The Marks & Spencer retail chain, which has been an institution in the U.K. for more than 110 years, has benefited from the implementation of RFID initiatives in the form of reduced costs, faster processes, and fewer errors. And the company is pushing ahead with new pilot programs that use some of the most advanced UHF RFID technology available today.
Moving Up the Food Chain
The story of Marks & Spencer (M&S) and RFID begins in 2002 with the start of what would become one of the largest RFID installations in a food supply chain. The company was converting its fleet of 3.5 million returnable transit containers to metric dimensions. In Europe, these plastic returnable trays are used by many large retailers and their suppliers to transport chilled and ambient food such as fruits, vegetables and ready meals. But rather than just convert the tray size, M&S saw the opportunity to change the way orders are fulfilled, verified, and tracked throughout the supply chain.
“Changing our pool of trays was a huge opportunity for us to implement technology that could improve the efficiency of a system at the heart of what we do: supply fresh food to people on a very large scale,” says Ian Mumby, M&S’s Head of Supply Chain, Logistics & IT, Foods. “Therefore, the process of stock fulfillment must be as fast and efficient as possible.”
In technology terms, the RFID network is simple but effective in addressing inefficiencies with barcode systems and in reducing the potential for human error in the pick and dispatch process.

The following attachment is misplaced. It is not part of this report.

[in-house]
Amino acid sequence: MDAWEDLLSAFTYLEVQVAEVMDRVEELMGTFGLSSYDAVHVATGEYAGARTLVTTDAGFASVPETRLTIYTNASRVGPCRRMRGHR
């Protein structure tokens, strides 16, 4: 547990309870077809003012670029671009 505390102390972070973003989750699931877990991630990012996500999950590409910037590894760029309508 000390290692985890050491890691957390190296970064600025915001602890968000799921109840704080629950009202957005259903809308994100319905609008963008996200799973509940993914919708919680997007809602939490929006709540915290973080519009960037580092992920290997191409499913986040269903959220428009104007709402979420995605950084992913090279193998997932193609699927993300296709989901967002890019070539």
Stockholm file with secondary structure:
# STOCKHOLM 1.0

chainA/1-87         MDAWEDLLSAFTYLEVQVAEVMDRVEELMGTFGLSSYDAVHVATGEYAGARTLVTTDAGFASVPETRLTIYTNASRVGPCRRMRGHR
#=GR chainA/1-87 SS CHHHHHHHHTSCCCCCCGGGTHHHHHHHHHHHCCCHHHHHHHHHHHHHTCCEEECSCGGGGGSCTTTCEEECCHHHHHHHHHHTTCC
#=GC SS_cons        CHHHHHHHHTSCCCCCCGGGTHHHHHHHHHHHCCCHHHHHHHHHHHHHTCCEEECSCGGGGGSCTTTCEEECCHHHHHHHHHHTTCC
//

When an order comes into a supplier warehouse from M&S, trays are filled and put through to a dispatch process. Information such as weight, price per unit, and expiration date are scanned into a centralized system via barcode. This information is compared against M&S order items and, if the information is correct, an RFID tag embedded in the food tray is written with product information. At this point, the trays are loaded onto dollies and pushed into a quarantined dispatch area.
As orders are taken from the dispatch area, information is scanned by wheeling carts of trays against an RFID antenna. Each tray is individually read and compared against the order file. If there is a match and the trays have not been previously read, the order is cleared for loading. This process continues until the order is complete ensuring that the loading order is accurate.
This process has significantly increased throughput of product, decreased processing time, and increased delivery compliance. For example, one supplier to M&S, Worldwide Fruit, has seen its compliance move from 99.5% to a consistent 99.98% in just three months. “The supply chain for food items like fruits and vegetables is time-critical so we already do everything we can to make the system efficient,” says Mumby. “But this technology has really pushed accuracy to the next level.”
This entire system is driven by a software system called Vision from U.K. RFID technology provider Intellident Ltd.
The Vision Pick Accuracy Verification (PAV) module is used to accurately and efficiently move and compare information between databases and a wide range of RFID reading and writing equipment.